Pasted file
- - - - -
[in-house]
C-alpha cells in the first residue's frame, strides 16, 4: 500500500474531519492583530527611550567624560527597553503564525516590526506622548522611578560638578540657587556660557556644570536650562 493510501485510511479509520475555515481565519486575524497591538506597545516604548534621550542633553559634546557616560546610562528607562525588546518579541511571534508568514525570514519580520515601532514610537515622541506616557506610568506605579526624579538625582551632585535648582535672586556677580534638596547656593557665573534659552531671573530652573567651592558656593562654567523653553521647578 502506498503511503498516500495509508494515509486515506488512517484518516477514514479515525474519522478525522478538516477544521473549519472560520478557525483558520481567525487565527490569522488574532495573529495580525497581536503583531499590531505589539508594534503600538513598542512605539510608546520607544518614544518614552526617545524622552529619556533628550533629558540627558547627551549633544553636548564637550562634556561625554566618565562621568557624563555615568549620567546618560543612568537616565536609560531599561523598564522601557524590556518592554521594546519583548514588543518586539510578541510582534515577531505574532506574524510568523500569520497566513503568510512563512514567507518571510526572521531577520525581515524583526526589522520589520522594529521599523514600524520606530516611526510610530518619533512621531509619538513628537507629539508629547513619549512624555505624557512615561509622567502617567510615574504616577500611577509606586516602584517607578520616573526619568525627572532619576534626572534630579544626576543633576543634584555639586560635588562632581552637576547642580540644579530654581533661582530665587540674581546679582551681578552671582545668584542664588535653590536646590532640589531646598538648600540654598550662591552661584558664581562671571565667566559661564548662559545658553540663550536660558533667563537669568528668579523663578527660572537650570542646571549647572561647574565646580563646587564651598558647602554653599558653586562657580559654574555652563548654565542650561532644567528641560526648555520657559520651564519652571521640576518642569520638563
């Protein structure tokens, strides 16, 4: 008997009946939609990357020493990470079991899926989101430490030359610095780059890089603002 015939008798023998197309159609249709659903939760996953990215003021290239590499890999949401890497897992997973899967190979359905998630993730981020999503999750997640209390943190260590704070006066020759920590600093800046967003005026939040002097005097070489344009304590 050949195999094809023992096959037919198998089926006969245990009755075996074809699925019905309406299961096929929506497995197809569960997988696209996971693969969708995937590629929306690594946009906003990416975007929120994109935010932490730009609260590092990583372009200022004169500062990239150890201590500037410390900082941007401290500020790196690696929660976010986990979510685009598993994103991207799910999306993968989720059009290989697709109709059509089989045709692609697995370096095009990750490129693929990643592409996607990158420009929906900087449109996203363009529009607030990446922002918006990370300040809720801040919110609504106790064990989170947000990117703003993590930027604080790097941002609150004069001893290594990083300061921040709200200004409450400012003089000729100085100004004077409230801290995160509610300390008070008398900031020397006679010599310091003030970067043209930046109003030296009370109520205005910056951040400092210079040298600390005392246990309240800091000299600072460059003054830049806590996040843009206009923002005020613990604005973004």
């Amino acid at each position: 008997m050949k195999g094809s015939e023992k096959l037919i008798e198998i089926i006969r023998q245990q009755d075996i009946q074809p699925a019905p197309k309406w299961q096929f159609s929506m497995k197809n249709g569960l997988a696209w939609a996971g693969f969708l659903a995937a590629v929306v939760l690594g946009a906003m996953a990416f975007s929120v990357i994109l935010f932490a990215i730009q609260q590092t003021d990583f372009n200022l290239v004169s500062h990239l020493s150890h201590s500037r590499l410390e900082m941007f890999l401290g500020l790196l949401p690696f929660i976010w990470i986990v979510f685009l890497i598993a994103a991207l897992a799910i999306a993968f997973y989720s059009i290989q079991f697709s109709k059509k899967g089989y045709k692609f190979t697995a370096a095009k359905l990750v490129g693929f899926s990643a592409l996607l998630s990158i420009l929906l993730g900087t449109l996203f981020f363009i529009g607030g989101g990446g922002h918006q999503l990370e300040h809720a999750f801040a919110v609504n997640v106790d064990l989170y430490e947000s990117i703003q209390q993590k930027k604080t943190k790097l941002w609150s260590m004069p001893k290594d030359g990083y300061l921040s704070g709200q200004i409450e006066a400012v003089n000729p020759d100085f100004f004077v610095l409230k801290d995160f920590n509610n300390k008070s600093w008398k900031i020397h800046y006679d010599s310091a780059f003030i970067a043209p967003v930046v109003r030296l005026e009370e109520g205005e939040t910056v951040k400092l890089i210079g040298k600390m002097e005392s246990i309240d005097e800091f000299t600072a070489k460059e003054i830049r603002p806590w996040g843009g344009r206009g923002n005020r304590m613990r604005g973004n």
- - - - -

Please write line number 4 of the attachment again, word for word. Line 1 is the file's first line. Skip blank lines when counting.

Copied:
């Amino acid at each position: 008997m050949k195999g094809s015939e023992k096959l037919i008798e198998i089926i006969r023998q245990q009755d075996i009946q074809p699925a019905p197309k309406w299961q096929f159609s929506m497995k197809n249709g569960l997988a696209w939609a996971g693969f969708l659903a995937a590629v929306v939760l690594g946009a906003m996953a990416f975007s929120v990357i994109l935010f932490a990215i730009q609260q590092t003021d990583f372009n200022l290239v004169s500062h990239l020493s150890h201590s500037r590499l410390e900082m941007f890999l401290g500020l790196l949401p690696f929660i976010w990470i986990v979510f685009l890497i598993a994103a991207l897992a799910i999306a993968f997973y989720s059009i290989q079991f697709s109709k059509k899967g089989y045709k692609f190979t697995a370096a095009k359905l990750v490129g693929f899926s990643a592409l996607l998630s990158i420009l929906l993730g900087t449109l996203f981020f363009i529009g607030g989101g990446g922002h918006q999503l990370e300040h809720a999750f801040a919110v609504n997640v106790d064990l989170y430490e947000s990117i703003q209390q993590k930027k604080t943190k790097l941002w609150s260590m004069p001893k290594d030359g990083y300061l921040s704070g709200q200004i409450e006066a400012v003089n000729p020759d100085f100004f004077v610095l409230k801290d995160f920590n509610n300390k008070s600093w008398k900031i020397h800046y006679d010599s310091a780059f003030i970067a043209p967003v930046v109003r030296l005026e009370e109520g205005e939040t910056v951040k400092l890089i210079g040298k600390m002097e005392s246990i309240d005097e800091f000299t600072a070489k460059e003054i830049r603002p806590w996040g843009g344009r206009g923002n005020r304590m613990r604005g973004n």